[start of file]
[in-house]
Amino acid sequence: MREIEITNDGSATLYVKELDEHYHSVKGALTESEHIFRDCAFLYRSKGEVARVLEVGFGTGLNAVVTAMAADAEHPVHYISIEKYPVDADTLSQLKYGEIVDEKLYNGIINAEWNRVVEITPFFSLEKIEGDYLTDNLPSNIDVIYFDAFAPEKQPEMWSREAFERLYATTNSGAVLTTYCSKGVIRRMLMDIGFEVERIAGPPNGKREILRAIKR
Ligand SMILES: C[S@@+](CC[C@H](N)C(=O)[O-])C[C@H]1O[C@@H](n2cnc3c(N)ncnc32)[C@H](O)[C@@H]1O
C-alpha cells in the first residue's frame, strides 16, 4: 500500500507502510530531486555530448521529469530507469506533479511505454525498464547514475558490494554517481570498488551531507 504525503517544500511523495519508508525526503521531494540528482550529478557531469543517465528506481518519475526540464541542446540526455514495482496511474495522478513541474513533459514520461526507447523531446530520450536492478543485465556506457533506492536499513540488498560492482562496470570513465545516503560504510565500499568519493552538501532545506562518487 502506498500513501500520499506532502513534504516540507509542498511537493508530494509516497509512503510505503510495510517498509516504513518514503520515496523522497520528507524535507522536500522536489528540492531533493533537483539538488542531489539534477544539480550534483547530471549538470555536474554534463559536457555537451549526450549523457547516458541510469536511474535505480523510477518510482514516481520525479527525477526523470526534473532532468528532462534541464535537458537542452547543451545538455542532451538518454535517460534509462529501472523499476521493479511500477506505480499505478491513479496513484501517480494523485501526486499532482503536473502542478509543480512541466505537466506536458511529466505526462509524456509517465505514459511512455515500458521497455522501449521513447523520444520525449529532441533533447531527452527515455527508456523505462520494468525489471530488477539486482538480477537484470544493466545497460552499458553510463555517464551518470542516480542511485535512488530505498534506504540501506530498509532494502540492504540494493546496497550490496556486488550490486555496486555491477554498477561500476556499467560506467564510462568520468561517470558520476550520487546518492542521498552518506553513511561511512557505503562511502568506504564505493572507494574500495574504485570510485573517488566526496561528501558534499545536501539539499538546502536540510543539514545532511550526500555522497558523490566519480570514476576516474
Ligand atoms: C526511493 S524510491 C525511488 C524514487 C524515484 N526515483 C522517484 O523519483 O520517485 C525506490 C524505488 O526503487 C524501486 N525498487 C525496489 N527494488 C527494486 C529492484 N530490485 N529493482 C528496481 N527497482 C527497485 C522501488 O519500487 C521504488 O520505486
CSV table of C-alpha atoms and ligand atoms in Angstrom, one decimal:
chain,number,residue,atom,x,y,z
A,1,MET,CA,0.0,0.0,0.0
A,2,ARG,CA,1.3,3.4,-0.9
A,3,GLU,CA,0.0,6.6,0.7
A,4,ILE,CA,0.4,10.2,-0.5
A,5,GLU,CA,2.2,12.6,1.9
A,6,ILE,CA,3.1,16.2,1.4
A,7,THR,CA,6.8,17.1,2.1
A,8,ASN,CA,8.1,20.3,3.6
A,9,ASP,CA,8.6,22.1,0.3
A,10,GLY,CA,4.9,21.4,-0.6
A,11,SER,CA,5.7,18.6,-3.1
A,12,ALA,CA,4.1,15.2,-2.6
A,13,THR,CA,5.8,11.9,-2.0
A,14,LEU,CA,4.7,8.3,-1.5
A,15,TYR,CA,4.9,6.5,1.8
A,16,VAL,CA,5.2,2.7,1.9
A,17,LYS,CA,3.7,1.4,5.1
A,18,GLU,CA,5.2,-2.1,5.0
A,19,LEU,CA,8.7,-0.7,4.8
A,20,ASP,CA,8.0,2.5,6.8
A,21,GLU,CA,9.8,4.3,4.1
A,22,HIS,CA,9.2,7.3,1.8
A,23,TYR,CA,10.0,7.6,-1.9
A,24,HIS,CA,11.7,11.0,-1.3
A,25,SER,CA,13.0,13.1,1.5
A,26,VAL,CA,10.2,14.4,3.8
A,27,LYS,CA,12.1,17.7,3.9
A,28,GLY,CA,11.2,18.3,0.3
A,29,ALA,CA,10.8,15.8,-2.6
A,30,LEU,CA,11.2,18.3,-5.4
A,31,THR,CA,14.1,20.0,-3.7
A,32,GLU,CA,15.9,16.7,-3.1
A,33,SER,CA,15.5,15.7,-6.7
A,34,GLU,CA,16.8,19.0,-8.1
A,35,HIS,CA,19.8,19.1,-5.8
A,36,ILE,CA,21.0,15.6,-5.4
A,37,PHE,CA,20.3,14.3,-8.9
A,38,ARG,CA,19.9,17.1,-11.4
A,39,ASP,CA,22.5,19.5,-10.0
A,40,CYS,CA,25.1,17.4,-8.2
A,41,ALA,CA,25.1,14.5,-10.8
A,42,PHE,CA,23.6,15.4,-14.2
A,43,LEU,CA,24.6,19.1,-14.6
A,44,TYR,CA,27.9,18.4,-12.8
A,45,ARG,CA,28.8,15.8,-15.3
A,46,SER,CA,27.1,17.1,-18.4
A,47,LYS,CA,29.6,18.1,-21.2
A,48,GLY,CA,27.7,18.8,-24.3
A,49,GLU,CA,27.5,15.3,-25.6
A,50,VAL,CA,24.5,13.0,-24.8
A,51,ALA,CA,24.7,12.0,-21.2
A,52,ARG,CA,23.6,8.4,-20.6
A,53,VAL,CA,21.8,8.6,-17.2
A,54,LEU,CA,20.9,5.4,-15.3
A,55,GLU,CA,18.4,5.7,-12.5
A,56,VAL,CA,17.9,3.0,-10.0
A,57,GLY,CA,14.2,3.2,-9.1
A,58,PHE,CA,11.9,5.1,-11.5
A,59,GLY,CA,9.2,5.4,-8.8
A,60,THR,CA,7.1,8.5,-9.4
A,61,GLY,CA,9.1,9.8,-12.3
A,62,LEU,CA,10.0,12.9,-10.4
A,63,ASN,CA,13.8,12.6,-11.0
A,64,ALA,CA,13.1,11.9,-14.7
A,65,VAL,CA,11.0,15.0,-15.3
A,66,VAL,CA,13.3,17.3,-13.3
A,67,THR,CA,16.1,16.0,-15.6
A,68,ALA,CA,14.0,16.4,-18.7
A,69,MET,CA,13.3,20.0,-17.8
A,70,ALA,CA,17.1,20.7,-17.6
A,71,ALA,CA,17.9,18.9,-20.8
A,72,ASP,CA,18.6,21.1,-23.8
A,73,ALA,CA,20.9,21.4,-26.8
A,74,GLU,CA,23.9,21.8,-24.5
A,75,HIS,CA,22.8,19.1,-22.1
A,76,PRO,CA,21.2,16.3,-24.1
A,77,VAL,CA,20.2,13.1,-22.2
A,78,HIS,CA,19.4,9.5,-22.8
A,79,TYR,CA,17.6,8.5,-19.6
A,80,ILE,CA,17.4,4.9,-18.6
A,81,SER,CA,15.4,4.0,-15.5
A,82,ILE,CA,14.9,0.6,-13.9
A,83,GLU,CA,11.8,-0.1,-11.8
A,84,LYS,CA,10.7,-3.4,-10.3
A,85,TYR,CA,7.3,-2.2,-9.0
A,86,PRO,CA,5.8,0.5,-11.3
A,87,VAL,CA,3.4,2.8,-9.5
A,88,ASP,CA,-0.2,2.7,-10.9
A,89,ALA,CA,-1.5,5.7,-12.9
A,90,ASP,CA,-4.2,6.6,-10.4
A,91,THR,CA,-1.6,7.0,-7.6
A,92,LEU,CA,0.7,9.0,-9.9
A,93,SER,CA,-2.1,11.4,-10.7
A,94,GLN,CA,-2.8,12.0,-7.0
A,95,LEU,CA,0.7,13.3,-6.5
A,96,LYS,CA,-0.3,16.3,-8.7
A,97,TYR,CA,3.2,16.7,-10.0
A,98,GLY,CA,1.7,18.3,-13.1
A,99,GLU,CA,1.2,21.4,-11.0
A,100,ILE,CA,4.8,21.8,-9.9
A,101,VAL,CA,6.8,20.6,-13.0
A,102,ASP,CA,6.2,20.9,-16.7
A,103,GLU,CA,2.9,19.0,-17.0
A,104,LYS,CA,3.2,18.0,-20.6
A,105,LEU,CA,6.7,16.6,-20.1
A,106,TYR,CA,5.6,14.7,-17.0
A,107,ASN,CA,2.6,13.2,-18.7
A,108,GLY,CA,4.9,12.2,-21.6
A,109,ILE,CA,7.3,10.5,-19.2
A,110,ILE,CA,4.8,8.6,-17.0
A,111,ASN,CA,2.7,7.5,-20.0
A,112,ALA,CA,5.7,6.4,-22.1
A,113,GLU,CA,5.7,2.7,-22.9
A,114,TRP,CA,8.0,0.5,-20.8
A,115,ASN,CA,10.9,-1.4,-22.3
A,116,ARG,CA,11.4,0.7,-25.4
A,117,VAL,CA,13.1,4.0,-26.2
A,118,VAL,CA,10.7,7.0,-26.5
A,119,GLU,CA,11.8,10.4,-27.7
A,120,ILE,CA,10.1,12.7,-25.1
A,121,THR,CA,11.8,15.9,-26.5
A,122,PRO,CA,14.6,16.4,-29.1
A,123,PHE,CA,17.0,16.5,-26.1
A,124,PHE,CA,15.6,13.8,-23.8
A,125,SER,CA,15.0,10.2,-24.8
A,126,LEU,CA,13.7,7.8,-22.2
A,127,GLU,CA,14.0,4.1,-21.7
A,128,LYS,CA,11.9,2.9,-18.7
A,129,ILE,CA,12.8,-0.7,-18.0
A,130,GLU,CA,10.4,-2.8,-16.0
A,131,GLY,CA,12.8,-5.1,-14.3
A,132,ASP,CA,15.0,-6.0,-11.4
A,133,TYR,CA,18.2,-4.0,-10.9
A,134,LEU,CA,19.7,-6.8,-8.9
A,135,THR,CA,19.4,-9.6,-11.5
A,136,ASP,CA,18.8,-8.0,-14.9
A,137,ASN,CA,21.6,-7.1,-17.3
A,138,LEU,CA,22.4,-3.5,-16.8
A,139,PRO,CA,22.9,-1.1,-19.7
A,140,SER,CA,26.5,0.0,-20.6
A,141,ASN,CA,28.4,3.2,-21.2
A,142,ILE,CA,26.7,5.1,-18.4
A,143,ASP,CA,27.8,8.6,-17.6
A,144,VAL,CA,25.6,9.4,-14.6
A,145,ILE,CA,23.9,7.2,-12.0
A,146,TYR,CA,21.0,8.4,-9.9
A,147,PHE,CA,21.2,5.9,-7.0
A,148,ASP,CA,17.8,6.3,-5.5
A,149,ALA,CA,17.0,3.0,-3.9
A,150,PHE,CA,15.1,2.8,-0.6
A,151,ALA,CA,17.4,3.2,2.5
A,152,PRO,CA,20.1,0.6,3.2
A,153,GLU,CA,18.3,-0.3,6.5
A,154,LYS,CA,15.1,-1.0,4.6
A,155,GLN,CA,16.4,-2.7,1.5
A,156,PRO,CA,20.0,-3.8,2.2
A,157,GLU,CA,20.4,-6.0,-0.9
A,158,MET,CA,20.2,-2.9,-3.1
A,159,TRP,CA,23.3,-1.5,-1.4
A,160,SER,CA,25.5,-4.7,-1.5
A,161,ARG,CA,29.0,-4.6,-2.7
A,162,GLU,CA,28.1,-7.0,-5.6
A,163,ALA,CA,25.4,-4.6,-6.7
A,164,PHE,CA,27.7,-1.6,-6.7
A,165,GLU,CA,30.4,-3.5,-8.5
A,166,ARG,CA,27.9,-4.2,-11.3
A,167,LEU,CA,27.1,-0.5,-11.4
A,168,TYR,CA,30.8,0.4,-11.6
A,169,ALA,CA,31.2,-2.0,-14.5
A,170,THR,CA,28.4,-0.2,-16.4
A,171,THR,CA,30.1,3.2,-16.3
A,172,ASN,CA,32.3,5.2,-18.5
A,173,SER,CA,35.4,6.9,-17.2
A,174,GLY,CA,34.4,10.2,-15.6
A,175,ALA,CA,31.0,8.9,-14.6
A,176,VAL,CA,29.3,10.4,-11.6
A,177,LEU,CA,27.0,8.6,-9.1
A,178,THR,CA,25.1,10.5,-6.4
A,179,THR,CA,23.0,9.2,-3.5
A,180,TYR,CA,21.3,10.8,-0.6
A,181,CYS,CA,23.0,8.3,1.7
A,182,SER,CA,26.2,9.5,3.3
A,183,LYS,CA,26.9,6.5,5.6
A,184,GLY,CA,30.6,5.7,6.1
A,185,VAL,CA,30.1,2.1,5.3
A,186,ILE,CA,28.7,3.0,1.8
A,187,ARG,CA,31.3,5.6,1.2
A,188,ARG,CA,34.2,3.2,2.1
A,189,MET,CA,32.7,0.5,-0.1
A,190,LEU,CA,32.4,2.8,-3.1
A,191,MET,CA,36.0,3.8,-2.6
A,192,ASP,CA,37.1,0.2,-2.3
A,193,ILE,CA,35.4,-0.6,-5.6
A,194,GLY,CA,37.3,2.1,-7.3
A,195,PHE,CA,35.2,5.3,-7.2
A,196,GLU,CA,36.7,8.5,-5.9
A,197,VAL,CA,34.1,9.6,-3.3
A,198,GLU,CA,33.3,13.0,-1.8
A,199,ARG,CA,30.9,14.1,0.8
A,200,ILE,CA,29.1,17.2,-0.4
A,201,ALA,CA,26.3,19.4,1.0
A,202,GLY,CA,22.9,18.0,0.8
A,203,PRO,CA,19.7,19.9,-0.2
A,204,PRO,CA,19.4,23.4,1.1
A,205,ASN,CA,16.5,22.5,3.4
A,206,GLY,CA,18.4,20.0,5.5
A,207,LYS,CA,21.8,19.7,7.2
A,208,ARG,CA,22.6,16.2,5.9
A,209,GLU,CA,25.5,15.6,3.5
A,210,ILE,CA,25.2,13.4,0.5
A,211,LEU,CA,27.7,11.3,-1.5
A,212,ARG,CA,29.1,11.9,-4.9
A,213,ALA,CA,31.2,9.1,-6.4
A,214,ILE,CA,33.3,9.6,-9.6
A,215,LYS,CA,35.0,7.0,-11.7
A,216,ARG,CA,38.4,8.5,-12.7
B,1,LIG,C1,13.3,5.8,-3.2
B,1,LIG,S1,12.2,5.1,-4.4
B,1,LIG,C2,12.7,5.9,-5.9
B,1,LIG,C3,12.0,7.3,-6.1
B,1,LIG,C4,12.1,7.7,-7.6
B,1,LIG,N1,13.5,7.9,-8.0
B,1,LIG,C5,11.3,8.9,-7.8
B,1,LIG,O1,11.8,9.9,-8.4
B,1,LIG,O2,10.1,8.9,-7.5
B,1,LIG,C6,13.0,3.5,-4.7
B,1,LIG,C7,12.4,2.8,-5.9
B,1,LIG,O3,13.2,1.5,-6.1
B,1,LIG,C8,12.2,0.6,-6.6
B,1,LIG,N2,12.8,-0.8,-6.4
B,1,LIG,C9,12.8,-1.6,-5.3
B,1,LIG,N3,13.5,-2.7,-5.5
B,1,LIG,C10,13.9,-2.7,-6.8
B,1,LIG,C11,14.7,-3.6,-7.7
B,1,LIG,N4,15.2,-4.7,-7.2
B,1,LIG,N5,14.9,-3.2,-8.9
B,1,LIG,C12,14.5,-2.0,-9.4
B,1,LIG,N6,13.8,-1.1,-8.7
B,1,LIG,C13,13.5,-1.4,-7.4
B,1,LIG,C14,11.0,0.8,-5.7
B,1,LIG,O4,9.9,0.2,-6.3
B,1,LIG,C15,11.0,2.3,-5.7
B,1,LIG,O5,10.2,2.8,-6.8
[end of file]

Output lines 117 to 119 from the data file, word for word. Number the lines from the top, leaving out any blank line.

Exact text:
A,110,ILE,CA,4.8,8.6,-17.0
A,111,ASN,CA,2.7,7.5,-20.0
A,112,ALA,CA,5.7,6.4,-22.1